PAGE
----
The Creating a Family show yesterday was so much fun. We had a panel of women who became first time moms when they were over 40. One was over 50 and is contemplating another pregnancy next year when she’ll be 52 or 53. If you’re over 40, this is a show you really need to listen to.
We talked about the advantages and disadvantages of being an older mother. The disadvantages are clear (less energy, less grandparent support, feeling out of step with your peer group, etc.), but there are also advantages (calmer, more time, financial security).
All the moms on the panel also talked about the intense feeling of gratitude that they felt at being able to parent. Because they had to work so hard and had waited so long to become a parent, they appreciated the opportunity to parent. They felt that this gratitude allowed them to be more present with their children and ride the ups and downs of parenting with less anxiety.
I think for me it’s partly to do with age, but also partly to do with it that process that we went through to get to our child, but I have an extreme level of gratitude about being a parent in the first place. I am truly, actively aware and grateful for being a parent everyday so there’s so much stuff that doesn’t phase me, it doesn’t bother me, it doesn’t stress me out. The fact that I can be someone’s parent in the first place is amazing.
I think both my husband and I are really present with our child and really notice all of the cool stuff that happens. I’m really grateful for it. So, I think that just being an older parent and having to go through fertility treatments or adoption puts you in a different kind of mind-space about parenting. …There is something that I can find to be amazed by or delighted by or grateful for every single day. And the fact that I take time to do that or that I’m able to have that kind of perspective, I think does have something to do with age. ~Lisa Encee, mom for the first time at age 44 through adoption and contemplating a second adoption at age 46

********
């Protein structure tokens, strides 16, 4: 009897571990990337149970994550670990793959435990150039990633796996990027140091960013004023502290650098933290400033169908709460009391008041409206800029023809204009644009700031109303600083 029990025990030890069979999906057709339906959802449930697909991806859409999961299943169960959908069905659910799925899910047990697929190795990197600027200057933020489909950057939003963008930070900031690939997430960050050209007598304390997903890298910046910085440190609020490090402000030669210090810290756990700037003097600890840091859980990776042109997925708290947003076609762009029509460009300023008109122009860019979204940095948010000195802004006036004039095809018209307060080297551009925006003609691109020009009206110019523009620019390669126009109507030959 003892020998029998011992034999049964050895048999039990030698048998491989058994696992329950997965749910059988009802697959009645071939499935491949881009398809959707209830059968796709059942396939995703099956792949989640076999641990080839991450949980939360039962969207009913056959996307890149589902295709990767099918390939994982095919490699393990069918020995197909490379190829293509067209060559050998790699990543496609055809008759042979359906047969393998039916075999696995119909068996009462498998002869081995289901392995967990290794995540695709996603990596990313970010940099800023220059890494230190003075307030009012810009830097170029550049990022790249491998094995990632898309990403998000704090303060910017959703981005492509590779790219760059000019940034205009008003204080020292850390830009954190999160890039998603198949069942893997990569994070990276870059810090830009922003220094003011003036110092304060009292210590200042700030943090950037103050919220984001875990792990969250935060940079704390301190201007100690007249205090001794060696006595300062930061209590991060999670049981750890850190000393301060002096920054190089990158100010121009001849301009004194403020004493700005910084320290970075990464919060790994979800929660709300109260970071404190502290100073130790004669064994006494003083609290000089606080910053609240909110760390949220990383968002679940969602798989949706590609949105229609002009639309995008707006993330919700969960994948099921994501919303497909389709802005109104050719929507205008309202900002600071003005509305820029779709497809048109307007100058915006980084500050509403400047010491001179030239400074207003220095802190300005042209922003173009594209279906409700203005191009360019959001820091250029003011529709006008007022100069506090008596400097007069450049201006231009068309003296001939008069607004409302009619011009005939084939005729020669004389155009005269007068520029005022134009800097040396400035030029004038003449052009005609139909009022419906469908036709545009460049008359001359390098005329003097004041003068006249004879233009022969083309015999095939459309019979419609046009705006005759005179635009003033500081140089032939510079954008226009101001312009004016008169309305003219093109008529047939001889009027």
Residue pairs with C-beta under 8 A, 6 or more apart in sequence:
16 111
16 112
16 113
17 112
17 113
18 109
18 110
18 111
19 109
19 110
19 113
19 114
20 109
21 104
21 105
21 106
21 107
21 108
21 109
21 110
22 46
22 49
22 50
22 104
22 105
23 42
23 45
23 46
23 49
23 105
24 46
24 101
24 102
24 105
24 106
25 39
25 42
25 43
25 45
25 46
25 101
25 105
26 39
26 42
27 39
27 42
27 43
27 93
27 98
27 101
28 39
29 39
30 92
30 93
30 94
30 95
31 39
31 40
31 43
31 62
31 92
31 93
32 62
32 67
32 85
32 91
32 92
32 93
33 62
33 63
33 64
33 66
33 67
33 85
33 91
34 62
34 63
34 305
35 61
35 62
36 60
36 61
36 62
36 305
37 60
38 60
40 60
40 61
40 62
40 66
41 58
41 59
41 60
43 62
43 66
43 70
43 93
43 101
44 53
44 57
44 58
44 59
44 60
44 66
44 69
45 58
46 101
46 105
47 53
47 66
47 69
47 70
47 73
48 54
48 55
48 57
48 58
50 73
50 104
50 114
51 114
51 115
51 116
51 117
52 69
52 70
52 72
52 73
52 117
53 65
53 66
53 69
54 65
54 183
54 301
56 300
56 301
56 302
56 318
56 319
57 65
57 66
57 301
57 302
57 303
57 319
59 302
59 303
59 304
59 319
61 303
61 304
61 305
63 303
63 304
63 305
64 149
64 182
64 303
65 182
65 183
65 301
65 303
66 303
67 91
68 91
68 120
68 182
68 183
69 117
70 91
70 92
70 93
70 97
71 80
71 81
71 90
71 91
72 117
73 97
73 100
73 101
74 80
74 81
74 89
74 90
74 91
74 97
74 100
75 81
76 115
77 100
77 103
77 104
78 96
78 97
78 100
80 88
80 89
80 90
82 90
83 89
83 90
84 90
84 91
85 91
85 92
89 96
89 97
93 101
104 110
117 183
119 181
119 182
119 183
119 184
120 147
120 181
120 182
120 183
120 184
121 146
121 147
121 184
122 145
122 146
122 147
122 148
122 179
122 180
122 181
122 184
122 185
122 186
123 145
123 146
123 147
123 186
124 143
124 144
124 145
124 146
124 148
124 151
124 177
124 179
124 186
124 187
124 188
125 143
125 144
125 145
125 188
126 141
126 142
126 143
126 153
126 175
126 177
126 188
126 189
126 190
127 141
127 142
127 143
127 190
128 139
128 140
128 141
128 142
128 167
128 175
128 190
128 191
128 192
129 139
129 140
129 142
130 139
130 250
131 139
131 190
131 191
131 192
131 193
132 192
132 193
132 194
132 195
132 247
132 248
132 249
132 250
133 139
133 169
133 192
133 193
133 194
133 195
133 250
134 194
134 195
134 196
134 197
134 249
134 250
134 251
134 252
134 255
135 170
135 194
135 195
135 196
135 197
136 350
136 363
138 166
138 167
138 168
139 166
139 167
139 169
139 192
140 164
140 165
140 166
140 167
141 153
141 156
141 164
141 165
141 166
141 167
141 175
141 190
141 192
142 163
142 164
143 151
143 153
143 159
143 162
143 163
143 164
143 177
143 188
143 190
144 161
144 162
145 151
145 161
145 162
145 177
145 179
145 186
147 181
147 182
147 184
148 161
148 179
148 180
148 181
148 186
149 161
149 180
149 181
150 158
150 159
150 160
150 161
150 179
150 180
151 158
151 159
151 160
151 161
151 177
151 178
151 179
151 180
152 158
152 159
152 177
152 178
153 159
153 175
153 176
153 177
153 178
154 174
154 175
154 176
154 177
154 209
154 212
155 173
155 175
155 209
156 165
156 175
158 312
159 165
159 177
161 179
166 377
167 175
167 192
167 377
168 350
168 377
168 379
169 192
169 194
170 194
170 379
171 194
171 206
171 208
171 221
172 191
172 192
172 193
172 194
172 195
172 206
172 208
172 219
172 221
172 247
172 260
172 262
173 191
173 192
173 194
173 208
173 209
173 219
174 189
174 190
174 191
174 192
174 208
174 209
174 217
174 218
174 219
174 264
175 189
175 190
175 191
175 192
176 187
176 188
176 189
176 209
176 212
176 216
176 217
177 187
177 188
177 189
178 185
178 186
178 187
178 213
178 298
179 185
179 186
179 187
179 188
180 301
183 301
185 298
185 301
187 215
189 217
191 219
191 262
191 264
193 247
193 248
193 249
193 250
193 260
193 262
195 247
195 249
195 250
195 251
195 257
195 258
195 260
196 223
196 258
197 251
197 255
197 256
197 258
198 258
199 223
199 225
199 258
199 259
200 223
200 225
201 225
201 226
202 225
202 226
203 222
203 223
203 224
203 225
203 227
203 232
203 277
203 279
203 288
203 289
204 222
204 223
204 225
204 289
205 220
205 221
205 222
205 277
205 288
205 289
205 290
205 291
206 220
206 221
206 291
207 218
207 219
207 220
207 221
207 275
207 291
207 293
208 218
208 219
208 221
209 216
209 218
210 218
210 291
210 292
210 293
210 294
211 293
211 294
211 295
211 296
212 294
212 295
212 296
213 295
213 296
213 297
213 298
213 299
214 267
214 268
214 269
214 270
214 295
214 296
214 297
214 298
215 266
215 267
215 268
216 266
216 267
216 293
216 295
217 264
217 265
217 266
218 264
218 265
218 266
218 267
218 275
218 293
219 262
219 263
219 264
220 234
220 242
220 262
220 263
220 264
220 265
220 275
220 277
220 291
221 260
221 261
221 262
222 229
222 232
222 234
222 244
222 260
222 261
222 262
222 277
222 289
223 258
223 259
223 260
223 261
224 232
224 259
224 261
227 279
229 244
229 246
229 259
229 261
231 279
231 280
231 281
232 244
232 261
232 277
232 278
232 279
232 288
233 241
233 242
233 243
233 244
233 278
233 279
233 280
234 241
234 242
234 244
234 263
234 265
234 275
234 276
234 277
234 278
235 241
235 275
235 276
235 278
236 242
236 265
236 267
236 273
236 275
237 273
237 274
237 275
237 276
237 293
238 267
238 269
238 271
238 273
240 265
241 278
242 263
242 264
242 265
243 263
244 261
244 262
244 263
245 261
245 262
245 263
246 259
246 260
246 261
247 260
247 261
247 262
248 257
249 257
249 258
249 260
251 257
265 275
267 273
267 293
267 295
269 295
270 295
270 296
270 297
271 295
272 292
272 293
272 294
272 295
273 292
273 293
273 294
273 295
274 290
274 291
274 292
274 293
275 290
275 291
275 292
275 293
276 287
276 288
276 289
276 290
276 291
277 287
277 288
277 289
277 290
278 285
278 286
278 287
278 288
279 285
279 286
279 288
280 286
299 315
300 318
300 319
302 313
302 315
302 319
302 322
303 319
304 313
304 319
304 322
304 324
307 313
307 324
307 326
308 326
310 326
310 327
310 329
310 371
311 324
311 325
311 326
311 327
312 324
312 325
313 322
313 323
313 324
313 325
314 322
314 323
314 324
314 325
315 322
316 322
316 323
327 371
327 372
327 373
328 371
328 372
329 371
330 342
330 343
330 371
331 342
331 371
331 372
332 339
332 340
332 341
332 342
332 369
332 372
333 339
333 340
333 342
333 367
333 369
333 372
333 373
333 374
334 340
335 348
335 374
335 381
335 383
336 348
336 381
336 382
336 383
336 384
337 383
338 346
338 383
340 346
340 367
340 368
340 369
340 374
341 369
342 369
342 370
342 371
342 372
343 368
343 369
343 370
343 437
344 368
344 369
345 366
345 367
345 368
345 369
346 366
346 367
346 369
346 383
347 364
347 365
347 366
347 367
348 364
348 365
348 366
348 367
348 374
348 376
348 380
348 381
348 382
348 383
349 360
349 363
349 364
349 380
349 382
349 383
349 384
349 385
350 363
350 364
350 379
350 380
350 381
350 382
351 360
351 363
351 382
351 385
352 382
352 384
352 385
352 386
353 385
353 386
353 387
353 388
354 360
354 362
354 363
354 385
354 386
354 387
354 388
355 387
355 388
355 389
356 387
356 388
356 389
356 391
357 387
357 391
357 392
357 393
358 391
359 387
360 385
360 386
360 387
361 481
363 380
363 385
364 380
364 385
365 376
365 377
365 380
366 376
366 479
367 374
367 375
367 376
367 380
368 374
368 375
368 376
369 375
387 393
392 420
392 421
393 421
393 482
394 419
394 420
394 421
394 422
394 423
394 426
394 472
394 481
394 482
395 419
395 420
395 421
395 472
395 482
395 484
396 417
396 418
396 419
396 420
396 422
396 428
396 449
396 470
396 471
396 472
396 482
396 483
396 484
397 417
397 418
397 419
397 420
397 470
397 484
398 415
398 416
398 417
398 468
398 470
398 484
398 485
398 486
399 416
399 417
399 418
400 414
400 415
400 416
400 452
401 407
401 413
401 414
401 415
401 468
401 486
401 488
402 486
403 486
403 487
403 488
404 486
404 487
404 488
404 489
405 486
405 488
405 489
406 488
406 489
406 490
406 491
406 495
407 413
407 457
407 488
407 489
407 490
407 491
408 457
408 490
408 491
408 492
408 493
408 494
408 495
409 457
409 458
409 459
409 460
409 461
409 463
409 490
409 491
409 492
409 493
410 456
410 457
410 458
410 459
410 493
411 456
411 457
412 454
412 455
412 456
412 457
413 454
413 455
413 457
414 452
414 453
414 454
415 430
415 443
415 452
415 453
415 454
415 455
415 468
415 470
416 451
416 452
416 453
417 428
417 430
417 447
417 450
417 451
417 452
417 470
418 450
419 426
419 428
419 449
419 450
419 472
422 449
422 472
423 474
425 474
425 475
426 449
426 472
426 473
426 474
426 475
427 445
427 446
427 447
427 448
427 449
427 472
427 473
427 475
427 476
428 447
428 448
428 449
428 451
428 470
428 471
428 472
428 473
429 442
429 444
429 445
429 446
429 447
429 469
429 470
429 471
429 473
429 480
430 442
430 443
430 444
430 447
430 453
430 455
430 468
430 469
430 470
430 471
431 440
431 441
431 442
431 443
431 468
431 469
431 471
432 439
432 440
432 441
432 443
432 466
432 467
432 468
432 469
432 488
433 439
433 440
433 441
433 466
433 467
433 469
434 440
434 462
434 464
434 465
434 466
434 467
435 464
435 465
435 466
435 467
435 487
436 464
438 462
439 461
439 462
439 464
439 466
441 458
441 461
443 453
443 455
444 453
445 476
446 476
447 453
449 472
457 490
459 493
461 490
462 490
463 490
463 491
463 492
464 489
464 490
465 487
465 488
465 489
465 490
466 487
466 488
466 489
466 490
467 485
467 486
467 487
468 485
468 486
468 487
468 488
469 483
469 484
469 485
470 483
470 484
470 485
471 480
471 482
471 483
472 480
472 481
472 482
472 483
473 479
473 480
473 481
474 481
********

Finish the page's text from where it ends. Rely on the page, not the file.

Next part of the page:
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Several of your posts have stated that you cannot adopt an infant from Foster Care. However, one of your guests (Molly, age 45) on your show today was able to adopt an infant from Foster Care.
This brings up the questions of accuracy of your first statement and does your guest have any hints/tips for adopting an infant out of foster care?
Jane, I can assure you that I have never said you cannot adopt an infant from foster care. In fact, the Creating a Family Facebook Support Group (https://www.facebook.com/groups/40688106167/) has a number of members that have adopted infants from foster care. What I say some version of “while it is possible to adopt an infant from foster care, it is not the norm, and if you only want to adopt a single infant that is not part of a sibling group from foster care, you will likely have a long wait.” I would also add that most, but not all, babies in foster care will first be placed in foster families rather than families that will only accept adoption placements, so you must go in accepting the risk that the babies placed with you will eventually be reunified with their bio family.
Since is so usually, how did Molly at age 45 pull off this adoption? And if it isn’t the norm, it appears that she did adopt an infant from foster care that was not apart of a sibling group and your other conditions. It just makes me wonder how some couples can accomplish this type of adoption and others cannot.
I can’t speak for the woman on the show, but usually the answers to your questions is openness to risk factors and luck.